From whitewashing to blackface, anyone who loves Classic Hollywood knows its images of blackness were weak at very best. In bell hooks’ terms, blacks were generally a “present absence”: invisible whether on screen or not. There were exceptions — great individual roles and films offering unusual consideration of race — but they were few and far between, and generally produced by and for a white audience.
For noir, I’ll give credit where credit is due to films such as No Way Out in which a young African American doctor (Sidney Poitier) faces racism head-on as a town erupts with black-white violence. (See my write-up of the film for BNoirDetour and another post on Linda Darnell’s pivotal white character). More generally, however, my viewing experience leads me to share at least to some degree the view of critics who argue that noir was a displacement of fear of blackness-as-difference (i.e. the other). (For a contrary perspective, read “Race and Film Noir: Black and Noir.”)
With this in mind and perhaps also in reaction to the yellowface mess of The Shanghai Gesture (screened last week), on 8/30, #BNoirDetour will consider two approaches to writing the wrongs, omissions, and slanders of Hollywood noir re blackness.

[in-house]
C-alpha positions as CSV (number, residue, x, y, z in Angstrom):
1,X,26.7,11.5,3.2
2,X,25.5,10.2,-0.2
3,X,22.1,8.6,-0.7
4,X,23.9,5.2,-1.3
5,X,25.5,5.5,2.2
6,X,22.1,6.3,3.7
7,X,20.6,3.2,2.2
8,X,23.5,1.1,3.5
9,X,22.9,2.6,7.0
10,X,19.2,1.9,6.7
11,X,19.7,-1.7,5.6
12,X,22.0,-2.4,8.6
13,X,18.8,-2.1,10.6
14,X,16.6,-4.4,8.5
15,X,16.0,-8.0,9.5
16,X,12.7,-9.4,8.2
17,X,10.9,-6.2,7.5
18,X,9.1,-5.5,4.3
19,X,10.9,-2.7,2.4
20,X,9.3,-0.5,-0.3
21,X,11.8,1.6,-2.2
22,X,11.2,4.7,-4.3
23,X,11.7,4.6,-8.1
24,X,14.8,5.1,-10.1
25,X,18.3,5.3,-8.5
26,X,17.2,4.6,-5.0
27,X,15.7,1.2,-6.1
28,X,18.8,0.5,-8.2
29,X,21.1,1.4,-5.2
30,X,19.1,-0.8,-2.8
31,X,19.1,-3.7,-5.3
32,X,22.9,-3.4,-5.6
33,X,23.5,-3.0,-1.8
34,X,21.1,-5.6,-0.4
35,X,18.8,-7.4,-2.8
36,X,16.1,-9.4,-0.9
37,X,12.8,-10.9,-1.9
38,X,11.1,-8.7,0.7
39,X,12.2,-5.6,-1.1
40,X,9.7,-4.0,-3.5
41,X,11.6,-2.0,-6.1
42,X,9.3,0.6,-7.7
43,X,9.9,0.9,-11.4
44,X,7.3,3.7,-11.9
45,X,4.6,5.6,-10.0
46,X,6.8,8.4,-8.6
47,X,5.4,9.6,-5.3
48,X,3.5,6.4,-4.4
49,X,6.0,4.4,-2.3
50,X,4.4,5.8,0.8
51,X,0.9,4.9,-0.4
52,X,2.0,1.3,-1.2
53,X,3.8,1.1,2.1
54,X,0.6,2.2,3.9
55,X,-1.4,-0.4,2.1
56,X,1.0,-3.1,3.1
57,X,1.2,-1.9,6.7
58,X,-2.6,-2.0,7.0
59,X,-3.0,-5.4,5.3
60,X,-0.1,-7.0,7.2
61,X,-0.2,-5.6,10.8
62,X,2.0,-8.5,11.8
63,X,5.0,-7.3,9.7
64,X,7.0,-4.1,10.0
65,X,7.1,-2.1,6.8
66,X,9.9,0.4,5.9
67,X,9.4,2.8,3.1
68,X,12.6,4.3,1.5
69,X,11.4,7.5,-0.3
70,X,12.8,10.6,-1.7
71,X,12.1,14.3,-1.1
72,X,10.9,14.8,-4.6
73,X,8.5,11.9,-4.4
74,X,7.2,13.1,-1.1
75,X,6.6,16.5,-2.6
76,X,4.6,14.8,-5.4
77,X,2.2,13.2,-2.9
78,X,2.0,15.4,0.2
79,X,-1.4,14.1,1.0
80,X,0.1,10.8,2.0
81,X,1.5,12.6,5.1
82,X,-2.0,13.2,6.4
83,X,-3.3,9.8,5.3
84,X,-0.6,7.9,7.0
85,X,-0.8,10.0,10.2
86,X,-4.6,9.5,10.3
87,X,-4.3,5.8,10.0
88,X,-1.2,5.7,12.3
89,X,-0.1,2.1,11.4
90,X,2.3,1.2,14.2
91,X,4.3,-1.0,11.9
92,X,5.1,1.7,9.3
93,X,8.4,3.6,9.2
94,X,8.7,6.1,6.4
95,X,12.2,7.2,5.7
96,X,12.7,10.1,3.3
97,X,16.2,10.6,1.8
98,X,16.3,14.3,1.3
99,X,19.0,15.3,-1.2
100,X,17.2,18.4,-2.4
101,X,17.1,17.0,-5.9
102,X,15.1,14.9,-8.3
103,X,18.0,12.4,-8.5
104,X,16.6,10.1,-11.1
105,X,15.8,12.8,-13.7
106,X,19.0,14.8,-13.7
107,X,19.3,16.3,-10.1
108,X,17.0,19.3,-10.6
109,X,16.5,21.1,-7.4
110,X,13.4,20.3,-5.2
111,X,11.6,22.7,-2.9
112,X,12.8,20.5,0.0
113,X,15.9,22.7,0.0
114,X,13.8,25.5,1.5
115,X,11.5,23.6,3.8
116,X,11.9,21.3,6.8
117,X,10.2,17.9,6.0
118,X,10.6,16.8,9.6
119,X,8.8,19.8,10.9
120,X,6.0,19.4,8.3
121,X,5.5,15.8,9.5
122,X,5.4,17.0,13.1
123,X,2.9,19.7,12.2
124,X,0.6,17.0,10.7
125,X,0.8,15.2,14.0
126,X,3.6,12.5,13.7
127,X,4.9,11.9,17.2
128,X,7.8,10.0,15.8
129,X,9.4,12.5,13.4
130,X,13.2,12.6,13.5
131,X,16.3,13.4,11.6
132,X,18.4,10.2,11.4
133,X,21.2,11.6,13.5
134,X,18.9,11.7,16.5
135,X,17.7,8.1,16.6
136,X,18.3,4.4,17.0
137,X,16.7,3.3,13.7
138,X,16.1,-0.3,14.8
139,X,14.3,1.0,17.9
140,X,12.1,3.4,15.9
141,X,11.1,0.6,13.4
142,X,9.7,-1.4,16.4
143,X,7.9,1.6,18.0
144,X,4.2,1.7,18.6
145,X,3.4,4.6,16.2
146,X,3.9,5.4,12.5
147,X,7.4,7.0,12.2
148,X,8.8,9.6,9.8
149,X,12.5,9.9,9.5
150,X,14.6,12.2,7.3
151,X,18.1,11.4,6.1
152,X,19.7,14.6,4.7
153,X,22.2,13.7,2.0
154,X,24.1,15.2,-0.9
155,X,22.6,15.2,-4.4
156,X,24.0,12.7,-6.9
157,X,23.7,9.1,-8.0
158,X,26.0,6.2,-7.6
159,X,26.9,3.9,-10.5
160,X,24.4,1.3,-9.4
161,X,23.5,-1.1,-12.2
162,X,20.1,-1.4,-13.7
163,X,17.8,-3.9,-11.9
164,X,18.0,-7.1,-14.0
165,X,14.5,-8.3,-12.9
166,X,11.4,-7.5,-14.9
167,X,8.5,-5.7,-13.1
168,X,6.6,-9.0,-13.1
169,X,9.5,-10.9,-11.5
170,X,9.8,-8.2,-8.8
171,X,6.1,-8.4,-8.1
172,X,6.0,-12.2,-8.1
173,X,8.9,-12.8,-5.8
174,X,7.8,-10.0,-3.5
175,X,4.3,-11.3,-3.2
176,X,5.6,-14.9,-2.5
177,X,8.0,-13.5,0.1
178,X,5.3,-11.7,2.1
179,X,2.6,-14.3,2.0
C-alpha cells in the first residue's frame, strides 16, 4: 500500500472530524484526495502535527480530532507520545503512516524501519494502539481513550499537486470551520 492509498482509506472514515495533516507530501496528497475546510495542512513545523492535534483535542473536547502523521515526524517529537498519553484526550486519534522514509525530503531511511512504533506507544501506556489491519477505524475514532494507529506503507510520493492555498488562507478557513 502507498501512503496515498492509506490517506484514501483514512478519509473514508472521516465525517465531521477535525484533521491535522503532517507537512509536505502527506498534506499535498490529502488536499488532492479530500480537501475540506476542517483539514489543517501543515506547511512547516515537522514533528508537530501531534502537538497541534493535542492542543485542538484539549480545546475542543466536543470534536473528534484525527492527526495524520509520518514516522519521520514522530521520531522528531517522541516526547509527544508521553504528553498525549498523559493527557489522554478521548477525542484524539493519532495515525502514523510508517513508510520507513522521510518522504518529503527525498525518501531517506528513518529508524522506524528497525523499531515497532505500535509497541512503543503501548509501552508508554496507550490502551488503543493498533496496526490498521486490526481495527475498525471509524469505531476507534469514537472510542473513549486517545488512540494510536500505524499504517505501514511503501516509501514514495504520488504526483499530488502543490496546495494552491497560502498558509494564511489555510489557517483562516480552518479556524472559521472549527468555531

RED WIND (1995), 9-10pm ET
As part of its Fallen Angels series of hour-long mysteries, Showtime presented “Red Wind,” an adaptation of a story by Raymond Chandler, featuring Danny Glover as his famous detective, Philip Marlowe. In this production, we see how it would and would not have worked to have an African American private dick take center stage back in the day of the Hollywood hard-boiled dick subgenre of film noir.
ODDS AGAINST TOMORROW (1959) 10:15-11:55 ET (recommended by @WhooliganG)
From director Robert Wise (of Born to Kill fame) and co-produced by Harry Belafonte (uncredited), our second/main feature is the tale of the planning and execution of a bank raid. Odds Against Tomorrow tells a classic noir story — of desperate criminals in a setting of urban and moral decay — that just happens to feature an African American as one of the central figures.
The film emphasizes realism in the racism of white characters and the anger of some young black men seeking respect and success. As Belafonte — who staked his money and career on the film — stated, “My own personal desire was to put things on the screen that reflected the deeper resonance of black life, things that had never been approached before […].”
For a more complete analysis of the racial politics of the film and its production context, I recommend “Robert Wise’s Odds Against Tomorrow (1959): A Work of Art.” As it’s author Tony D’Ambra writes: “Odds Against Tomorrow is a work of art: truly the culmination of film noir and deserving of much greater recognition not only as a consummate film but as the harbinger of the re-invention of noir in the 60s by Sam Fuller in Hollywood and Melville in France.”
We will screen Odds Against Tomorrow through a three-part YouTube playlist:
Please join us!